Furlough can you go?

Posted in Tubeworker's blog on Fri, 17/04/2020 - 16:17,
TfL/LUL head office, SE1

TfL and LU bosses have announced, via a bulletin from TfL Commissioner Mike Brown, that they intend to explore the use of the government's "Job Retention Scheme" to place some of us on "furlough", essentially a paid leave of absence. The government scheme subsidises 80% of employees' wages, with bosses having the option to top up the remaining 20%.

TfL/LU have committed to paying any permanently-contracted employees who are furloughed in full, and committed that pension arrangements won't be affected. Brown's bulletin says the initial furlough period will be for three weeks, with a possible extension beyond that. There aren't any concrete details about which of us will be in scope for immediate furloughing. Brown simply says that "from next week, line managers will be having discussions with colleagues [...] who are unable to work from home about going on furlough." This suggests that operational staff and most engineering staff, who definitely can't work from home, will be in the scope of furloughing.

Government guidance says that employers can't use the scheme to avoid paying occupational sick pay, so anyone actually off sick, with the virus or otherwise, couldn't be furloughed, and TfL/LU would continuing paying us sick pay under normal contractual arrangements. But TfL/LU could potentially furlough staff from across the business who are well but self-isolating, distancing, or shielding at home due to being in an increased risk or high risk group, or because we live with someone who is, or because we live with someone who has symptoms.

On the face of it, this shouldn't necessarily be cause for concern for permanently-employed staff. One might query whether it would've been more straightforward for the Department for Transport to simply subisidise TfL directly, given that we are a publicly-owned transport provider, but nevertheless, if the scheme is administered properly, no-one loses any pay or pension entitlement, it may even solve the problem of bullying bosses putting pressure on staff to return to work, or threatening to cut the pay of people who distance or isolate at home. However, unions must press for clarity about how workers will be identified for furlough and how the decision will be made. This process must be fair and transparent.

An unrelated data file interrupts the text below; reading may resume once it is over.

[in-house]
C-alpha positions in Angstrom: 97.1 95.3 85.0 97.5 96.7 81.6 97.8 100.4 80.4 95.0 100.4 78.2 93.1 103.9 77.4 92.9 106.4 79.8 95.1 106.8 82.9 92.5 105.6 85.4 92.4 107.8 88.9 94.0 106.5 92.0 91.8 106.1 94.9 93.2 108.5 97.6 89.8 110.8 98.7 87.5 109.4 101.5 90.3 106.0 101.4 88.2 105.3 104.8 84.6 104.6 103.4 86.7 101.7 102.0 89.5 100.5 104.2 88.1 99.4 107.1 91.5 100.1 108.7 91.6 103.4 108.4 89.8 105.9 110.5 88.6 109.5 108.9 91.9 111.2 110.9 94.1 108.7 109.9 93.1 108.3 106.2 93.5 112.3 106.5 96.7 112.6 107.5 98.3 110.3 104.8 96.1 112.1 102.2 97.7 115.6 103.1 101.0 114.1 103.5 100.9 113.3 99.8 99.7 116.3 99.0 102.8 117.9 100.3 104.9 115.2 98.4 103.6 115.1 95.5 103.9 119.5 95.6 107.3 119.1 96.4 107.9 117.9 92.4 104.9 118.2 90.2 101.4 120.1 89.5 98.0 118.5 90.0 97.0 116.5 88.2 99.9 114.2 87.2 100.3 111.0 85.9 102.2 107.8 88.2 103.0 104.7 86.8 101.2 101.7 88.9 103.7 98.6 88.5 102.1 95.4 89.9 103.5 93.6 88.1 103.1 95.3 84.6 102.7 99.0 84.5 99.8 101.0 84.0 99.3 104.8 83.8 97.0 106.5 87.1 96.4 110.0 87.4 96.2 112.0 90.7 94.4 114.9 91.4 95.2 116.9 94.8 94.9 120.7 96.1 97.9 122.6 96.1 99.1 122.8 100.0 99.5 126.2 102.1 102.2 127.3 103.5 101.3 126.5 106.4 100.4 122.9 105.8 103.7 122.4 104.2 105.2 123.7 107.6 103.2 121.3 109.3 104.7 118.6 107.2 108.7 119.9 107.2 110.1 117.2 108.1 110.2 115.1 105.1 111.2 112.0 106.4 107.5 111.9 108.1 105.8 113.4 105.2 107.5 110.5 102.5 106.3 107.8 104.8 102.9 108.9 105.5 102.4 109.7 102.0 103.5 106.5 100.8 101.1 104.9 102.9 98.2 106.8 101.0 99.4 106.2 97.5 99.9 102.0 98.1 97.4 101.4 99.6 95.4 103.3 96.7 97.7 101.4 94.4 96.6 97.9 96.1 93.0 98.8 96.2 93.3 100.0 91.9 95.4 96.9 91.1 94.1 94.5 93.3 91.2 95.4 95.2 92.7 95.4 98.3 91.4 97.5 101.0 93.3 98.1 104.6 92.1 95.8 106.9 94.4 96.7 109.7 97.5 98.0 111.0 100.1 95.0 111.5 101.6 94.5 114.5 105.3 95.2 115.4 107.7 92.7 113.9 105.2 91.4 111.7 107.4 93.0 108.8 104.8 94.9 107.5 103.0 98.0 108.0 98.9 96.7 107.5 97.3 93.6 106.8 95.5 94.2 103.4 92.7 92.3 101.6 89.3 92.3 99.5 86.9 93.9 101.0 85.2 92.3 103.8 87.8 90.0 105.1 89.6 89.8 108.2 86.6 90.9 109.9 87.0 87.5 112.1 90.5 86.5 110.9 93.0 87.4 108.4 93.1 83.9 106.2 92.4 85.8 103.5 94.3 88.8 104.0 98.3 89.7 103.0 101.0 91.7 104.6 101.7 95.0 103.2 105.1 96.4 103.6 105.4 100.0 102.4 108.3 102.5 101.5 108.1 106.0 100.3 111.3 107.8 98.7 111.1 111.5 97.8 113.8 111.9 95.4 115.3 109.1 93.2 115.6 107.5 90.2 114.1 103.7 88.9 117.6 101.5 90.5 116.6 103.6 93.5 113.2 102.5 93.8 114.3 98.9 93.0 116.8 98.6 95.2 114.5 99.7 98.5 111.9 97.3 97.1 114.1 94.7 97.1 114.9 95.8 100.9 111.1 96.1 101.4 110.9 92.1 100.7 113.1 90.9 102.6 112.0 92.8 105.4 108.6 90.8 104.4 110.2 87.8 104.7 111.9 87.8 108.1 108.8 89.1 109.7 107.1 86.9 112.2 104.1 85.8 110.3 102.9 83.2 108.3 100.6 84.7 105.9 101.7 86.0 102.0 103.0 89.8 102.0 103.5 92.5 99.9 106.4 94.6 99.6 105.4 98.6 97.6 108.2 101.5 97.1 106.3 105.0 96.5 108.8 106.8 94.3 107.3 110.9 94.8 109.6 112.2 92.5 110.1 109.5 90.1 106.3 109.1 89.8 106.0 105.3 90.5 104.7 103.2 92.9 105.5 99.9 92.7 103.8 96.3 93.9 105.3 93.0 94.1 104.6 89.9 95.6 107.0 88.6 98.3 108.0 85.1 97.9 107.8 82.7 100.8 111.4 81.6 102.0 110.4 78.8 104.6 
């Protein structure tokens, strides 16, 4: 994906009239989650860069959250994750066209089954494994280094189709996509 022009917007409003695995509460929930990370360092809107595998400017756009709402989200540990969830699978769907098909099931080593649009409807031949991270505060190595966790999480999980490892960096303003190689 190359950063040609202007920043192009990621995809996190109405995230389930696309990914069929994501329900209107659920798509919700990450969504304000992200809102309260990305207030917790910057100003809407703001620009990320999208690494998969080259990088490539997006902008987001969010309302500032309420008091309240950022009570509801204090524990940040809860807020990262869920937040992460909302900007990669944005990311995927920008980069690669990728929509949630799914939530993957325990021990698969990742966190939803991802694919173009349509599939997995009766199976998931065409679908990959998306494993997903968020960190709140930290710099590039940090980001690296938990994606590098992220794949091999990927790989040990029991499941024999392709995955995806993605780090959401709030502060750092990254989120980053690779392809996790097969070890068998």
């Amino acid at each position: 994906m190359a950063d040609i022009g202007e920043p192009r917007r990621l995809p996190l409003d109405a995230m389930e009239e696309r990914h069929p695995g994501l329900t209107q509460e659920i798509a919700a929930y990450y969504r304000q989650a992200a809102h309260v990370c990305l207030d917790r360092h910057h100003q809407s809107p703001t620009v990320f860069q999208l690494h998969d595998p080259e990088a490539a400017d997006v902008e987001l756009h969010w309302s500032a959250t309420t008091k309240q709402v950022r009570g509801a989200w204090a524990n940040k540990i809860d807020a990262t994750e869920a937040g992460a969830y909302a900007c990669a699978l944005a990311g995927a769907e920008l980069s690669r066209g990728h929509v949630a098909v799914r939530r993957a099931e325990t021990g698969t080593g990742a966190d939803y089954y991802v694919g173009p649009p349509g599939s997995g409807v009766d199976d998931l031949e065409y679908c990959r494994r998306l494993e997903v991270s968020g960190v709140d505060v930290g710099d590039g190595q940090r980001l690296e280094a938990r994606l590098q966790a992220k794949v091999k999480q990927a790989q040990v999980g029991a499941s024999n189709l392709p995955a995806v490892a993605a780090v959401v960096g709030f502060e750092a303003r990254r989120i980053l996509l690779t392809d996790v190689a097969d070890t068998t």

Of more concern is Brown's statement that TfL will be "reviewing contracts for all non-permanent employees." We cannot allow workers on fixed-term contracts to be treated as disposable commodities for our bosses to do away with when they need to save money. Their jobs must be protected, and any furlough scheme extended to them if necessary.

Finally, TfL and LU must also take direct responsibility for self-employed and outsourced workers under their umbrella. If major contractors like ABM begin furloughing cleaners, LU must top up their wages if necessary. Better still, they should cut out the middle person by taking cleaners into direct employment. TfL must also guarantee the wages of self-employed contractors who rely on TfL-held contracts, whether that's self-employed engineering contractors organised by RMT, or workers like the cycle instructors represented by the Independent Workers' union of Great Britain (IWGB) Cycle Instructors Branch, whose petition we encourage you to sign.

Those of us who've experienced various organisational restructures - Company Plan, OSP, Fit for the Future, "Transformation", and more - know that, when it comes down to it, to our bosses we're just numbers on a spreadsheet and figures in a budget. Continuous union pressure is required to ensure no jobs are lost and no pay is cut. Any worker who is furloughed must be guaranteed that they'll have a job, and protected terms and conditions, to go back to once the pandemic ends.

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